Knecht Ruprecht (Farmhand or Servant Rupert) is a companion of Saint Nicholas and first appears in this capacity in German folklore in the 17th century. Knecht Ruprecht originally had no connection with Christmas time and he is thought to date back to the pre-Christian pagan era as a spirit who helped out with the chores around the farm and around the house. With the introduction of Christianity, such spirits were then transformed into devils. Ruprecht is a common name for the devil in Germany. According to some stories, Knecht Ruprecht began as a farmhand, in others he is a wild child whom Saint Nicholas adopts and raises as his own. Ruprecht sometimes walks with a limp because of a childhood injury. In appearance, Knecht Ruprecht typically carries a long staff and a bag of ashes. He also wears little bells on his clothing. Sometime he rides on a white horse and is accompanied by fairies or men with blackened faces dressed as old women.
According to tradition, Knecht Ruprecht asks children whether or not they can pray. If they can, they receive apples, nuts, and gingerbread. If they cannot, they receive a beating with his bag of ashes. Knecht Ruprech shares the tradition of approaching strangers unusual questions or challenges with the Belsnickel, and origin of the tradition is thought to date back to when Odin, in disguise, would perform similar acts around Yule time. In the German version of the television show “The Simpsons,” the family dog is named Knecht Ruprecht instead of Santa’s Little Helper.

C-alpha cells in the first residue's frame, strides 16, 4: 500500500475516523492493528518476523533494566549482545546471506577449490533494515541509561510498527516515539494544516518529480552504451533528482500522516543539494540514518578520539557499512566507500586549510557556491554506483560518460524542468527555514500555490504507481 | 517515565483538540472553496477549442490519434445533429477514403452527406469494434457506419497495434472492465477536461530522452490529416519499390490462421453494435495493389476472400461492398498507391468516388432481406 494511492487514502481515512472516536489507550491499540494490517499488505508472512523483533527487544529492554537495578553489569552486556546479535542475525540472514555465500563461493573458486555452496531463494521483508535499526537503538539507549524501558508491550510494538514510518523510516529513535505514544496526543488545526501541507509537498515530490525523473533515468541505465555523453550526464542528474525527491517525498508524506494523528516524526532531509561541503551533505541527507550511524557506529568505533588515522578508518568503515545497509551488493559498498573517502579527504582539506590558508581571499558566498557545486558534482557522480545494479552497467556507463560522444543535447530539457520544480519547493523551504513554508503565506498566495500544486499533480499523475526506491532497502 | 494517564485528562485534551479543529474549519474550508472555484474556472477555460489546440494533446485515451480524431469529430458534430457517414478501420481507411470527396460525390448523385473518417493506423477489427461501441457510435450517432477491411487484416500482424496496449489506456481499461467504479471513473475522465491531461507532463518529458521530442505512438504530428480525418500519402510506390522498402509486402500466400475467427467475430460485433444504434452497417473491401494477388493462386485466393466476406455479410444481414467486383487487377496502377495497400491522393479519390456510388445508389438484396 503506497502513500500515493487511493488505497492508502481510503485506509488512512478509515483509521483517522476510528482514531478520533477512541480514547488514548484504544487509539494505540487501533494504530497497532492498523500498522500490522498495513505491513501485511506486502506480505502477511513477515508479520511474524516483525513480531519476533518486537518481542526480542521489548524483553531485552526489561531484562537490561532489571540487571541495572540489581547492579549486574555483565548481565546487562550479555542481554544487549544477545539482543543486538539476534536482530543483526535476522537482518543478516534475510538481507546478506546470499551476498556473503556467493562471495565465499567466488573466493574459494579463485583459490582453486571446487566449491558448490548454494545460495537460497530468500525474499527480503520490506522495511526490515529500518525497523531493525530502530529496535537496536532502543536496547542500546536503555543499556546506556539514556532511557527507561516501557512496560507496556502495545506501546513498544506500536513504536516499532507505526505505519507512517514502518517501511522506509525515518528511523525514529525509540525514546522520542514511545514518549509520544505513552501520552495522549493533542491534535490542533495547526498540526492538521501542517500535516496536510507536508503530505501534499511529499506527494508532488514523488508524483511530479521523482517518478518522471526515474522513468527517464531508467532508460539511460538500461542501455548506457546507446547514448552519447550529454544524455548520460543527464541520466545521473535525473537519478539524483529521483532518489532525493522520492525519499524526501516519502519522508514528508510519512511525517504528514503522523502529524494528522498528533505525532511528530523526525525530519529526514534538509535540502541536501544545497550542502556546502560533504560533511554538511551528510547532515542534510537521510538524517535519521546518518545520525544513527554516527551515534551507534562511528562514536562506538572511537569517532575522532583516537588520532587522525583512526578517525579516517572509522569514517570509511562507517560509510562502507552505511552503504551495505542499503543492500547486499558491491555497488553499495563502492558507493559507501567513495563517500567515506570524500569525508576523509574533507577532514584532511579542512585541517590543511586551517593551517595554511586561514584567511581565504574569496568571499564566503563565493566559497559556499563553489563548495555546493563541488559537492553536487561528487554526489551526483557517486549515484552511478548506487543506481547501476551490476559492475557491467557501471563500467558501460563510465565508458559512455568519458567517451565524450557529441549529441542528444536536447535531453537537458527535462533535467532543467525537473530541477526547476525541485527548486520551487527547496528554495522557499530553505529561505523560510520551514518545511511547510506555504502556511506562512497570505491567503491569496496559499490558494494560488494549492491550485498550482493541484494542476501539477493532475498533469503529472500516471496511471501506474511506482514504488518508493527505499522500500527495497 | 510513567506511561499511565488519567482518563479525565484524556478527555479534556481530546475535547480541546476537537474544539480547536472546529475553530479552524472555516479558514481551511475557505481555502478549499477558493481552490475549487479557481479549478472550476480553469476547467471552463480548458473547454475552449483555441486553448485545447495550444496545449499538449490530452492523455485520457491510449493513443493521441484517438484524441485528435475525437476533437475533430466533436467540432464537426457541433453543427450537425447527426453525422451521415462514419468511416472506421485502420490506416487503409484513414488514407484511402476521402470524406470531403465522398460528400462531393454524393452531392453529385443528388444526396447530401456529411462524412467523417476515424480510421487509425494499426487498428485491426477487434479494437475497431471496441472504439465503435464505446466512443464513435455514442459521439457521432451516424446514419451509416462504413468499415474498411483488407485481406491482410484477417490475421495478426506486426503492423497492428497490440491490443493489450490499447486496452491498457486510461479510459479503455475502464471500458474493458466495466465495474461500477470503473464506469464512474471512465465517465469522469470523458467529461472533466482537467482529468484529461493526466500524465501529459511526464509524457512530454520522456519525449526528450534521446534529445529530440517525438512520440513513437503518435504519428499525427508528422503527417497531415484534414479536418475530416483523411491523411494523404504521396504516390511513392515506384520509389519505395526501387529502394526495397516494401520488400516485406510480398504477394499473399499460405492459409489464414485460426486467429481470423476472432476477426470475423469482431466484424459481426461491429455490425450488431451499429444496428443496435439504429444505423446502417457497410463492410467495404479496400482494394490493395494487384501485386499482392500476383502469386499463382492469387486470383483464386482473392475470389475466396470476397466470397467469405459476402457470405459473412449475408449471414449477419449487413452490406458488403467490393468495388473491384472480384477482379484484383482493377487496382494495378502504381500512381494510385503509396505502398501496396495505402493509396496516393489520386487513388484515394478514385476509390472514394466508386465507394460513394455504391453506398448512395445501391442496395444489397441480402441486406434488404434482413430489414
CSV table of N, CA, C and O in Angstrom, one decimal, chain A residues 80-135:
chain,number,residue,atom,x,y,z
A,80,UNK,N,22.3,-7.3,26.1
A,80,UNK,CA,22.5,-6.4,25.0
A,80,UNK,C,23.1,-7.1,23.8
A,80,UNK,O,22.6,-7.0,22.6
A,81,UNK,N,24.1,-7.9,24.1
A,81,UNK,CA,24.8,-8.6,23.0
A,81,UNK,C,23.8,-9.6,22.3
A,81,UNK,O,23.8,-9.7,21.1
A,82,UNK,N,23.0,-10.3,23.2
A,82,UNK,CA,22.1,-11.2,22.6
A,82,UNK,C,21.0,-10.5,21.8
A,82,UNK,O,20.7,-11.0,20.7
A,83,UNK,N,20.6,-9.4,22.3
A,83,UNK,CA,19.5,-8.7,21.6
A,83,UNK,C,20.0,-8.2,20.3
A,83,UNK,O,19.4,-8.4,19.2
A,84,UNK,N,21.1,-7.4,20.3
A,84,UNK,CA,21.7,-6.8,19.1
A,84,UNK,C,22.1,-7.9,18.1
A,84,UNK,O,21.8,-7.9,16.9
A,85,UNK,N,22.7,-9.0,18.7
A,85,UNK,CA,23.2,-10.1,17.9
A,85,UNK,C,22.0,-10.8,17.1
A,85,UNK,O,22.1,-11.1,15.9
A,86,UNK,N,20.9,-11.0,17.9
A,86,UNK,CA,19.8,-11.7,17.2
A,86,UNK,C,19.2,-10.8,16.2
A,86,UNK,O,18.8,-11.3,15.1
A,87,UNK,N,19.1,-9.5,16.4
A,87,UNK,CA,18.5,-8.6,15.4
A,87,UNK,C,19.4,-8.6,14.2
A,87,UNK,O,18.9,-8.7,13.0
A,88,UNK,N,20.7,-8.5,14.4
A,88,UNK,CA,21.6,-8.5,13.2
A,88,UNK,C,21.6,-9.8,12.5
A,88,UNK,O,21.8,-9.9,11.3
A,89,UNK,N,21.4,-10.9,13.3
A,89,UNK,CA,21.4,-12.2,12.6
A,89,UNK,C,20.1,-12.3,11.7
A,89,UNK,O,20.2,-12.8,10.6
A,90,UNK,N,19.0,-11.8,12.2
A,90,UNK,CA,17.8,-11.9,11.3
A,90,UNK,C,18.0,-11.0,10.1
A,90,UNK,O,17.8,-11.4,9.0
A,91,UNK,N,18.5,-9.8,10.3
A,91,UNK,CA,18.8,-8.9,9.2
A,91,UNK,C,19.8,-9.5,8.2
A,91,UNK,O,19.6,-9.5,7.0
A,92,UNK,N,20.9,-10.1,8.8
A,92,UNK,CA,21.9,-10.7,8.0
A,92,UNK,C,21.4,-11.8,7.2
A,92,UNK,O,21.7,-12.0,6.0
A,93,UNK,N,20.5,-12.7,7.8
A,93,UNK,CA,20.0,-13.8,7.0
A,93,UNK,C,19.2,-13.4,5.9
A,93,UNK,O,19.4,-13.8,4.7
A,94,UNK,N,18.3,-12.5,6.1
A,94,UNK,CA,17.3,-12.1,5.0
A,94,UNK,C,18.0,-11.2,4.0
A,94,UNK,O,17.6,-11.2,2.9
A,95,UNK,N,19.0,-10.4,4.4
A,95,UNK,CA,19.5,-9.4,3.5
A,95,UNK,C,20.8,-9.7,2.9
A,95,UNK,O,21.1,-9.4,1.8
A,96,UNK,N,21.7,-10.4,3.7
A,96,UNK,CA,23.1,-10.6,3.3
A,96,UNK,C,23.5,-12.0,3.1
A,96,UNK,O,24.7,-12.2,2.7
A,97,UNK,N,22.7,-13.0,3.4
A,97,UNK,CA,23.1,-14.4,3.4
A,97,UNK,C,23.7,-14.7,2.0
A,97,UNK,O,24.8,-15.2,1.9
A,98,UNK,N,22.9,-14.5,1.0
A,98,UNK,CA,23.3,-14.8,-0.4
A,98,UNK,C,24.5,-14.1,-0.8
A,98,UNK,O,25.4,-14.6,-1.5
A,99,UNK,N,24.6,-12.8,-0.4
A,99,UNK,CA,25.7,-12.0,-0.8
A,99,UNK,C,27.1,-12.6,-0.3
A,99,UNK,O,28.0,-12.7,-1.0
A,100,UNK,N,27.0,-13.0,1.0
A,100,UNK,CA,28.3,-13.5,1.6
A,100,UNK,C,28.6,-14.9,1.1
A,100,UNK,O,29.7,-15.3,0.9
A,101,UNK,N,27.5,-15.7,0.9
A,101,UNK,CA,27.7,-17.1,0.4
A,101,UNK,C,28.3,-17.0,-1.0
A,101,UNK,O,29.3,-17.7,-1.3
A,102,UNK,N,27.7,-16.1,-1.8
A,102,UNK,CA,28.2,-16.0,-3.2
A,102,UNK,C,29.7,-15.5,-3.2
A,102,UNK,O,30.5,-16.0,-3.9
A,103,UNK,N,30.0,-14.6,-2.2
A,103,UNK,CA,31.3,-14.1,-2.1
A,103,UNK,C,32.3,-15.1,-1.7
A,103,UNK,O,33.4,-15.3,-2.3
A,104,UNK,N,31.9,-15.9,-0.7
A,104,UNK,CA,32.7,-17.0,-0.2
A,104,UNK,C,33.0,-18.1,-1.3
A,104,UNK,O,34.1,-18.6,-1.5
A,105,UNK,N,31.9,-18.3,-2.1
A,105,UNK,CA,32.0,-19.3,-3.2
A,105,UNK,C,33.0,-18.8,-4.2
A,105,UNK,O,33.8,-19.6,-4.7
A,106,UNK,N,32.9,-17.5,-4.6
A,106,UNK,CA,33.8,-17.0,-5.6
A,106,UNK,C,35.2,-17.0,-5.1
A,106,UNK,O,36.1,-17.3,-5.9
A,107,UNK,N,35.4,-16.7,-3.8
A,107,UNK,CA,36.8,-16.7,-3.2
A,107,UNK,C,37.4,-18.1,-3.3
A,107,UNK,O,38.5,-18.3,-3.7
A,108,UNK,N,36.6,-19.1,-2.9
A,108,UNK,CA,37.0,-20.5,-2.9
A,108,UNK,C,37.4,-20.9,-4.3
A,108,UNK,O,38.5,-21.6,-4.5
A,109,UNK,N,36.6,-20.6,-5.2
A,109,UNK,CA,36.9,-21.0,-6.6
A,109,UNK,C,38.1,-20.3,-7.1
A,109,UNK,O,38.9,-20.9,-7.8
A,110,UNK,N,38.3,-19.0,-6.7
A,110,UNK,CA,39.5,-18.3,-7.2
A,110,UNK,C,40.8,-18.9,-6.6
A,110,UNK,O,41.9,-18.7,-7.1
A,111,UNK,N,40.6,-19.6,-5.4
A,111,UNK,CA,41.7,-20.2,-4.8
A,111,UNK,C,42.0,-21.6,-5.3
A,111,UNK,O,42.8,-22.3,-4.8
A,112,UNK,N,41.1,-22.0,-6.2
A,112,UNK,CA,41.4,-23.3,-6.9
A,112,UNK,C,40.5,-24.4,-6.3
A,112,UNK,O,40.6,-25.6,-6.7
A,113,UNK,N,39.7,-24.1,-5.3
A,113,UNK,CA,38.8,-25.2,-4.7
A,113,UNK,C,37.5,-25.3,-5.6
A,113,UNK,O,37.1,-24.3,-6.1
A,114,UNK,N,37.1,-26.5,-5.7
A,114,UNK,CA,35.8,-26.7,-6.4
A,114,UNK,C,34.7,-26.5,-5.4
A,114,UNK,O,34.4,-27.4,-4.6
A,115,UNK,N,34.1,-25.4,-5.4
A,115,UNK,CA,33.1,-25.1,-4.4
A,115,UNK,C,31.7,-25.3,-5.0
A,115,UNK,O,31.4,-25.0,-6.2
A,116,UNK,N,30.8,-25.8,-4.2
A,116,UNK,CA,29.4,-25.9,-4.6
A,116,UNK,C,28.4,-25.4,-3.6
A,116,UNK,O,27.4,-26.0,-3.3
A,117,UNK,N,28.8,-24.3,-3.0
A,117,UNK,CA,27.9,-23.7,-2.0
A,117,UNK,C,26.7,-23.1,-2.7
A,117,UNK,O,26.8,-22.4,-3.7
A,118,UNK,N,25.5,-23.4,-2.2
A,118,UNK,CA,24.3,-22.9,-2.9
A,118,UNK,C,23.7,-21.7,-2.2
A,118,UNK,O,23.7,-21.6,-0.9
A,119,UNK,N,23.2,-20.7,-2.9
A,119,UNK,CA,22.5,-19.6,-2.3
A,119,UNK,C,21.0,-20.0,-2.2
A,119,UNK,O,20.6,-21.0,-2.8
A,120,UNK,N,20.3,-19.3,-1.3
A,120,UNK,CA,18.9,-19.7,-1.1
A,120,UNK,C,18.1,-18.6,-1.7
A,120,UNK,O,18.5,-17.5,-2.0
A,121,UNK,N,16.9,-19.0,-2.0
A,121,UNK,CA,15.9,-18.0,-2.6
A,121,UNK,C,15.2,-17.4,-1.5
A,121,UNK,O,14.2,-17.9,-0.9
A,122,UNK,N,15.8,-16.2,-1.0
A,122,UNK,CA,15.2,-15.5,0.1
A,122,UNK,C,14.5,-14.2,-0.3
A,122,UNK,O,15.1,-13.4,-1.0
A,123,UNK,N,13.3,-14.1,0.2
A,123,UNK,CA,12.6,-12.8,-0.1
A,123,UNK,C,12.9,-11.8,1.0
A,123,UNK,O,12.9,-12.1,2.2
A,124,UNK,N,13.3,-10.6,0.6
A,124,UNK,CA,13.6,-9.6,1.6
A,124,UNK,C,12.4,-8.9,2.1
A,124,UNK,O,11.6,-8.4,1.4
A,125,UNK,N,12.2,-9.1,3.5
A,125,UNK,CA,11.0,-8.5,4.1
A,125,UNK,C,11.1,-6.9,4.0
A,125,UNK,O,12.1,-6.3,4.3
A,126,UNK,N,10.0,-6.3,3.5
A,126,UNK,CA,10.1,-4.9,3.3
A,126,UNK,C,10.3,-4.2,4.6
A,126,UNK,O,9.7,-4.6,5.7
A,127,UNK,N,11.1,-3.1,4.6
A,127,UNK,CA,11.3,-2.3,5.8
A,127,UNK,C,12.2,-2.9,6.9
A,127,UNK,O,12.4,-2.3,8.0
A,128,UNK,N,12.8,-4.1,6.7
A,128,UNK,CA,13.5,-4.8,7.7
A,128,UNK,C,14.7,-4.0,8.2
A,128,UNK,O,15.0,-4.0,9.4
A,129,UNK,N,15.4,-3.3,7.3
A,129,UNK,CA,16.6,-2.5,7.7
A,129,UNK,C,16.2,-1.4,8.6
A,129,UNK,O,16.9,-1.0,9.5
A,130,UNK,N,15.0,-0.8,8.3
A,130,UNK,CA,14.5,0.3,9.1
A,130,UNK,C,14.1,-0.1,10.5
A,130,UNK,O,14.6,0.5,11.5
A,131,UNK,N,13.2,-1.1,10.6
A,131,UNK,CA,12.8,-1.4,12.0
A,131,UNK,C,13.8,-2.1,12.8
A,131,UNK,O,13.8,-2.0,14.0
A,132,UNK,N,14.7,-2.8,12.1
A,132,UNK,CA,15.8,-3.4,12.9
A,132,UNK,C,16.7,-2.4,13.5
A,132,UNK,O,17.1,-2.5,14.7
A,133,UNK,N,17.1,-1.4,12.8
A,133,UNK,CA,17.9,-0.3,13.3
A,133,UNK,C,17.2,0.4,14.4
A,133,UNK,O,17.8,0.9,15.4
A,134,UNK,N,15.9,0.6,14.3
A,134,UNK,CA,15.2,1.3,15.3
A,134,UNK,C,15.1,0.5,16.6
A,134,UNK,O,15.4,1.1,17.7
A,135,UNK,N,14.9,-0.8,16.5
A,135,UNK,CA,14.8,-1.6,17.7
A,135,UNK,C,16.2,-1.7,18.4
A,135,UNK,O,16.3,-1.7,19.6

Krampus, which translates as “claw,” is perhaps the most evil of Saint Nicholas’ companions. Krampus is an Alpine tradition (parts of Germany, Austria, Croatia, Slovakia, and Slovenia) dating back to pre-Christian pagan culture, but wasn’t enlisted as a companion of Saint Nicholas until the 17th century. Krampus’s main duty in assisting Saint Nicholas was punishing the bad children. Unlike some of the ambiguous companions Saint Nicholas, who are mostly human, Krampus is pure devil and his appearance and behavior reflects this.